By the summer of 1944 it was clear that Japan's defeat was inevitable, but how the drive to victory would be achieved remained unclear. The ensuing drama--that ended in Japan's utter devastation--was acted out across the vast theater of Asia in massive clashes between army, air, and naval forces.In recounting these extraordinary events, Max Hastings draws incisive portraits of MacArthur, Mao, Roosevelt, Churchill, Stalin, and other key figures of the war in the East. But he is equally adept in his portrayals of the ordinary soldiers and sailors caught in the bloodiest of campaigns. With its piercing and convincing analysis, Retribution is a brilliant telling of an epic conflict from a master military historian at the height of his powers.
A Financial Times Book of the Year "A book that has long cried out to be written." -- Observer (UK), Books of the Year In 1937, two years before Hitler invaded Poland, Chinese troops clashed with Japanese occupiers in the first battle of World War II. Joining with the United States, the Soviet Union, and Great Britain, China became the fourth great ally in a devastating struggle for its very survival. Prizewinning historian Rana Mitter unfurls China's drama of invasion, resistance, slaughter, and political intrigue as never before. Based on groundbreaking research, this gripping narrative focuses on a handful of unforgettable characters, including Chiang Kai-shek, Mao Zedong, and Chiang's American chief of staff, "Vinegar Joe" Stilwell. Mitter also recounts the sacrifice and resilience of everyday Chinese people through the horrors of bombings, famines, and the infamous Rape of Nanking. More than any other twentieth-century event, World War II was crucial in shaping China's worldview, making Forgotten Ally both a definitive work of history and an indispensable guide to today's China and its relationship with the West. "In the manner of David McCullough, Mitter] creates a complex history that is urgently alive." -- Kirkus Reviews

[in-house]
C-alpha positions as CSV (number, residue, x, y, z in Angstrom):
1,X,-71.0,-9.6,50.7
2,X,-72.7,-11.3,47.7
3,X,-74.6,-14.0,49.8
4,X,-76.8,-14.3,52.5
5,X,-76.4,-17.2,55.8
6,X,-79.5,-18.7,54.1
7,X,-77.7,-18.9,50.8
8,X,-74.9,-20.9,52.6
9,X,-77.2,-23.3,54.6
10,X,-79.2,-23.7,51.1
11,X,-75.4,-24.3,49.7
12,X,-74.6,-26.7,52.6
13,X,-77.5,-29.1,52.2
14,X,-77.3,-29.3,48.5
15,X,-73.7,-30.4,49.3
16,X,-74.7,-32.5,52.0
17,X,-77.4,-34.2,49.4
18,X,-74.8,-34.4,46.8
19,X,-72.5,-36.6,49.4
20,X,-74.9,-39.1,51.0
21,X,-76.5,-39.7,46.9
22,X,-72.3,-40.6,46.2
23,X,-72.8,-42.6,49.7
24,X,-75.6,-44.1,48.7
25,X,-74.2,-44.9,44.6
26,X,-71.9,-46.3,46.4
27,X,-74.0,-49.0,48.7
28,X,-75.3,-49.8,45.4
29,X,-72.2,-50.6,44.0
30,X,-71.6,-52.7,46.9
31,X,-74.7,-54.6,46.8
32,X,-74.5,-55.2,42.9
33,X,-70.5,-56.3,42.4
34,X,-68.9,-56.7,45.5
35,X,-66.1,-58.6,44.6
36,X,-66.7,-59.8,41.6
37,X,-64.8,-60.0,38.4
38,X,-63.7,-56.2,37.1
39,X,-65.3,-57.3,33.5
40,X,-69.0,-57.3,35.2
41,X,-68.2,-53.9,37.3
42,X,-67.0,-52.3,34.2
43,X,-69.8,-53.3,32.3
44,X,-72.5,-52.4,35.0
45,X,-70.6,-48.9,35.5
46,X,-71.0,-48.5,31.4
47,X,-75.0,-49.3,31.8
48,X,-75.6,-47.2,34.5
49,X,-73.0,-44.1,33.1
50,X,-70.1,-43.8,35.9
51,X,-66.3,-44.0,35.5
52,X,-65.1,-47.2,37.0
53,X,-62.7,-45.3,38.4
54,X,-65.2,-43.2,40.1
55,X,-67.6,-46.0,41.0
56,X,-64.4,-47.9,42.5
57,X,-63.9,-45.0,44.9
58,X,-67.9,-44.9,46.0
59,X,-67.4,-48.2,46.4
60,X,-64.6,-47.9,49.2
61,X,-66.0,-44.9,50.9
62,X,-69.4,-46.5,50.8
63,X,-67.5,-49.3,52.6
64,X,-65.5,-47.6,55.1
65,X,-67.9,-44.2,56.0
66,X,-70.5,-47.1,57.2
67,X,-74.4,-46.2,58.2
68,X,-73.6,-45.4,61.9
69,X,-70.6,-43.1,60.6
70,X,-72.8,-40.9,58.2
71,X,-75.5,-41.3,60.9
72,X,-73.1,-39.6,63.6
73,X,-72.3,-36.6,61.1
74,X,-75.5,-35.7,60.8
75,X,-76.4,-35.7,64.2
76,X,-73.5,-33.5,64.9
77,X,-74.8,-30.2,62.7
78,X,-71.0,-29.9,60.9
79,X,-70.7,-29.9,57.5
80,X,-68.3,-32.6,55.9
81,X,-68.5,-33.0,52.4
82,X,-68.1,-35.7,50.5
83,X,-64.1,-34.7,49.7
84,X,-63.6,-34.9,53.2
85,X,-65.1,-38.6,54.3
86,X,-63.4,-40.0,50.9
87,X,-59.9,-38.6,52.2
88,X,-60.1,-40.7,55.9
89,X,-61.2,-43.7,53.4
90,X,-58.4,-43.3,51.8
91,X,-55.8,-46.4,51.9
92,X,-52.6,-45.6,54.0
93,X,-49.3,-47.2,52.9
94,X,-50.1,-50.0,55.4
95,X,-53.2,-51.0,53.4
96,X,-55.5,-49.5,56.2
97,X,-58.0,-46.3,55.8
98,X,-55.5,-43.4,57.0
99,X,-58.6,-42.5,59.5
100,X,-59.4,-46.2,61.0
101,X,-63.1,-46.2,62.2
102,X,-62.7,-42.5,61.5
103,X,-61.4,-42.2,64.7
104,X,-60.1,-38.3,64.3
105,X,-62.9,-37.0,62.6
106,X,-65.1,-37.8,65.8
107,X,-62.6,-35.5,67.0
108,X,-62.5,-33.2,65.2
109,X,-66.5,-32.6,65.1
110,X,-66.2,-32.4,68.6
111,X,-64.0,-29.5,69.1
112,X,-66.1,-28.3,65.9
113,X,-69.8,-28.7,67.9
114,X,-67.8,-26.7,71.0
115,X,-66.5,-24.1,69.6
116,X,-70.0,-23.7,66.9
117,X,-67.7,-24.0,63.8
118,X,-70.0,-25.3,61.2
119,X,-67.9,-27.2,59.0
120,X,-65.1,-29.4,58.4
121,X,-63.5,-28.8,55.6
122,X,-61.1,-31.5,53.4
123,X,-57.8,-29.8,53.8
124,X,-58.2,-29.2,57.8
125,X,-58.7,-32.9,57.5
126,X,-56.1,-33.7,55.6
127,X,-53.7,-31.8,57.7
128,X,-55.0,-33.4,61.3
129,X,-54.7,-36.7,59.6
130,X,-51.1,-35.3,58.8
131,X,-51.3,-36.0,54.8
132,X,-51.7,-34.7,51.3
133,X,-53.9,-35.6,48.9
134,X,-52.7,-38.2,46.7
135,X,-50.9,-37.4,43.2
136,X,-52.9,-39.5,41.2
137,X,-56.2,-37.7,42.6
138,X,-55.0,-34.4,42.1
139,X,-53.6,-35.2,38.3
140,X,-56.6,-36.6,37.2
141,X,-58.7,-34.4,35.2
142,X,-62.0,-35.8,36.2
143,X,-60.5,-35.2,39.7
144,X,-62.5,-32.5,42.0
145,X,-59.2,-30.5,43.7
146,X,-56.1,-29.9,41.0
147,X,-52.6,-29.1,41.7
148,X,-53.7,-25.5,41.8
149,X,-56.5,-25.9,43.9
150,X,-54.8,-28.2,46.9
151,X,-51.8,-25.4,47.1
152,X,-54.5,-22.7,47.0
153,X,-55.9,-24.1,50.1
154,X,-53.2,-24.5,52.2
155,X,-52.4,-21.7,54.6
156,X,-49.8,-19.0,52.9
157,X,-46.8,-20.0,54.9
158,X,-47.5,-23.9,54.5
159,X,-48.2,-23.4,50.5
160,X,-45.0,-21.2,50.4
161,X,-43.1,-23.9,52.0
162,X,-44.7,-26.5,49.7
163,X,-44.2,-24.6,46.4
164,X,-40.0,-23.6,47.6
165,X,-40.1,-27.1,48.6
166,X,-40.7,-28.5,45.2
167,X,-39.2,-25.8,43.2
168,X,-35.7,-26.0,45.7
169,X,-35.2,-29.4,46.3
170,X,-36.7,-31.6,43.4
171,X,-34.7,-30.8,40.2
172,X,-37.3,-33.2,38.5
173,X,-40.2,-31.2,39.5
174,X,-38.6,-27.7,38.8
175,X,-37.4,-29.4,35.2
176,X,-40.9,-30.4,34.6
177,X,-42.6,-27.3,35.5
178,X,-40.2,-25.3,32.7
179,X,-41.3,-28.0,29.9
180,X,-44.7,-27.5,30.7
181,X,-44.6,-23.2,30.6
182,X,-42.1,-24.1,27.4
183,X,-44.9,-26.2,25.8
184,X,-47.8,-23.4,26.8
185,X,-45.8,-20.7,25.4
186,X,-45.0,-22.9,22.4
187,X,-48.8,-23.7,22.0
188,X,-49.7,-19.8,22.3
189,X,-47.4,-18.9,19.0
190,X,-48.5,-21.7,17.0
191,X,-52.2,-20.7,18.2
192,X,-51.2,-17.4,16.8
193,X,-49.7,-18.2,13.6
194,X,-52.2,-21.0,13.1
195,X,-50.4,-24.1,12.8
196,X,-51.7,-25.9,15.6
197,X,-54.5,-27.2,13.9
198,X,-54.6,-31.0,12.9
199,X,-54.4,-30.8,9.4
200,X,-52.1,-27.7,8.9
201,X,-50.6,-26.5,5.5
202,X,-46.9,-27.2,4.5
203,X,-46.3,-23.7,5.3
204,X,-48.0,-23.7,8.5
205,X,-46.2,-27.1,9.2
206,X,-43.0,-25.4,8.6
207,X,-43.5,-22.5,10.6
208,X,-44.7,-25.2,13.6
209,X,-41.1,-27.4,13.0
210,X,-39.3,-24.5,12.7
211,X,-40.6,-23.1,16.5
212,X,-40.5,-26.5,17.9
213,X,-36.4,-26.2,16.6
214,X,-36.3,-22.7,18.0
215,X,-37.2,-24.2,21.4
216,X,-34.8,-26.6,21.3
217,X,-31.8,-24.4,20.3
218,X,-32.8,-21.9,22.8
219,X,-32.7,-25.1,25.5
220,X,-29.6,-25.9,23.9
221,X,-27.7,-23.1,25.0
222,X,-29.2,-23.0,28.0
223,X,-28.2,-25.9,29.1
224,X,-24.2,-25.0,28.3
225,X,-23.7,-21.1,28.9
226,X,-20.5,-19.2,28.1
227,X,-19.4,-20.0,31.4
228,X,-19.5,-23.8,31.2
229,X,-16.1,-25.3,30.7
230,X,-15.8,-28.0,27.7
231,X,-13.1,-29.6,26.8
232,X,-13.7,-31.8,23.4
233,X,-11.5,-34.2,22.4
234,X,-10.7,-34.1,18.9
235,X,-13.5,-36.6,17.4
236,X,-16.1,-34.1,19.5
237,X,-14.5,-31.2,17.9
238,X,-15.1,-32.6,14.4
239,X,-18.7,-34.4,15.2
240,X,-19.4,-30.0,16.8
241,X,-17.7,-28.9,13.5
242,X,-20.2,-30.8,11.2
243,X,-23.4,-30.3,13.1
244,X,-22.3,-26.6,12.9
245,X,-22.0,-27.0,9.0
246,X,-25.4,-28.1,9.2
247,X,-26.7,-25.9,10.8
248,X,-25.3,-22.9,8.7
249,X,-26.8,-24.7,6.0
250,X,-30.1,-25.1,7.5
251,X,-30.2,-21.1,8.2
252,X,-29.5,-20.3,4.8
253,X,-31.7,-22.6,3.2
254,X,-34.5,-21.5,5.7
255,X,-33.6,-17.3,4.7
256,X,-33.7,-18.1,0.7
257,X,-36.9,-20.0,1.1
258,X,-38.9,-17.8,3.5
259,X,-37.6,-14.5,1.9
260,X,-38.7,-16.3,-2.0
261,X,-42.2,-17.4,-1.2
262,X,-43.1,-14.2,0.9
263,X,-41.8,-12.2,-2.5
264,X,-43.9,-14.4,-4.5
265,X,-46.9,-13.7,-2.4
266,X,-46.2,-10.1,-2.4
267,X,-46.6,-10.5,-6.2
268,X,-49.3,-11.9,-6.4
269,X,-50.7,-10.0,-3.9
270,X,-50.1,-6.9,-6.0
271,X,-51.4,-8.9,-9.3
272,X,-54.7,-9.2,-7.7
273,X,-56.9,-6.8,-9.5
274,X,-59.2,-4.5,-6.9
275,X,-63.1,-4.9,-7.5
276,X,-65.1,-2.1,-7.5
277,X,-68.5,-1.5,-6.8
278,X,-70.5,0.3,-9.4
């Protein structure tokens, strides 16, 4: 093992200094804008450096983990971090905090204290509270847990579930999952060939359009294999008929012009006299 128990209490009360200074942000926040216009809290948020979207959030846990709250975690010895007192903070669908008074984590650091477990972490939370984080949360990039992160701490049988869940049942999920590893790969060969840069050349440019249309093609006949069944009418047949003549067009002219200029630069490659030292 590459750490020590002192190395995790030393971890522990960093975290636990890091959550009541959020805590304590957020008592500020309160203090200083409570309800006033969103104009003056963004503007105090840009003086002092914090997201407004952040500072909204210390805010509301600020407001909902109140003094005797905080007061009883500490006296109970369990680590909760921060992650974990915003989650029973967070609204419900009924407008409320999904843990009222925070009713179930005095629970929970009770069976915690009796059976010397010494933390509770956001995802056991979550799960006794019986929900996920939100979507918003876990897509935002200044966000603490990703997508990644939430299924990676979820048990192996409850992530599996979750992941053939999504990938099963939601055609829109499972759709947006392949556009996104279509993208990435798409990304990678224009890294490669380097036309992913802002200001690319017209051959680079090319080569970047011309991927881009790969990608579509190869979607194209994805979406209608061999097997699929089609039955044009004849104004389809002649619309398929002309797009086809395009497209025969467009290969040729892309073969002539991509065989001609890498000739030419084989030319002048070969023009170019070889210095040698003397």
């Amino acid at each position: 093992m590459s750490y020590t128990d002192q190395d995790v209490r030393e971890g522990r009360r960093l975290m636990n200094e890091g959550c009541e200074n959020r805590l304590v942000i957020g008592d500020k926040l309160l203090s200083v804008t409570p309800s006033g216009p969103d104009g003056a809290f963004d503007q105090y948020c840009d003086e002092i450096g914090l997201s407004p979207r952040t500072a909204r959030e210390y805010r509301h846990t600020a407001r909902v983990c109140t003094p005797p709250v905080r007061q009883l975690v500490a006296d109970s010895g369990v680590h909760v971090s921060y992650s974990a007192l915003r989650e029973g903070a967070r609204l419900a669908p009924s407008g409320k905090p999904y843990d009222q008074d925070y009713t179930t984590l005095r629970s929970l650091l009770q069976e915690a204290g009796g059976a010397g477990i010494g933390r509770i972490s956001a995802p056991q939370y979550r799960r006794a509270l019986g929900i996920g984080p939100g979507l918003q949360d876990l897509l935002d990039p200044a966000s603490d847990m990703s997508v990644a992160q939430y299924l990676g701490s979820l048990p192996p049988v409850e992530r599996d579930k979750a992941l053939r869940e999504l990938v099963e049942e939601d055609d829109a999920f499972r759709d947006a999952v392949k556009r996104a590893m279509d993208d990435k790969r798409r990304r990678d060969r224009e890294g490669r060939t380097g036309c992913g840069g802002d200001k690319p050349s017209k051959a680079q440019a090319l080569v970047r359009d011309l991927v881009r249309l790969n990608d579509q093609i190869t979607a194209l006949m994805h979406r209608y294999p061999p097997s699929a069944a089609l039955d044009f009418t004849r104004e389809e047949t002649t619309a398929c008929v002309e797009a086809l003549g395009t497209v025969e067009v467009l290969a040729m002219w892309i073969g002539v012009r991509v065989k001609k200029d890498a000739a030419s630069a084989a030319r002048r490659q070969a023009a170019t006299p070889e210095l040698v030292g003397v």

In boyhood, Louis Zamperini was an incorrigible delinquent. As a teenager, he channeled his defiance into running, discovering a prodigious talent that carried him to the Berlin Olympics. Then with the start of World War II, the athlete became an airman. When his Army Air Forces bomber crashed into the Pacific Ocean, against all odds, Zamperini survived. Driven to the limits of endurance, Zamperini would answer desperation with ingenuity; suffering with hope, resolve, and humor; brutality with rebellion. Yet Louie's willpower faced its ultimate test upon his heroic return home after the war when he grappled with PTSD, struggled to come to terms with the injustices done to him, and was set on the path of redemption by a momentous encounter with famed reverend Billy Graham. Unbroken is an unforgettable testament to the resilience of the human mind, body, and spirit, brought vividly to life by Seabiscuit author Laura Hillenbrand. Hailed as the top nonfiction book of the year by Time magazine - Winner of the Los Angeles Times Book Prize for biography and the Indies Choice Adult Nonfiction Book of the Year award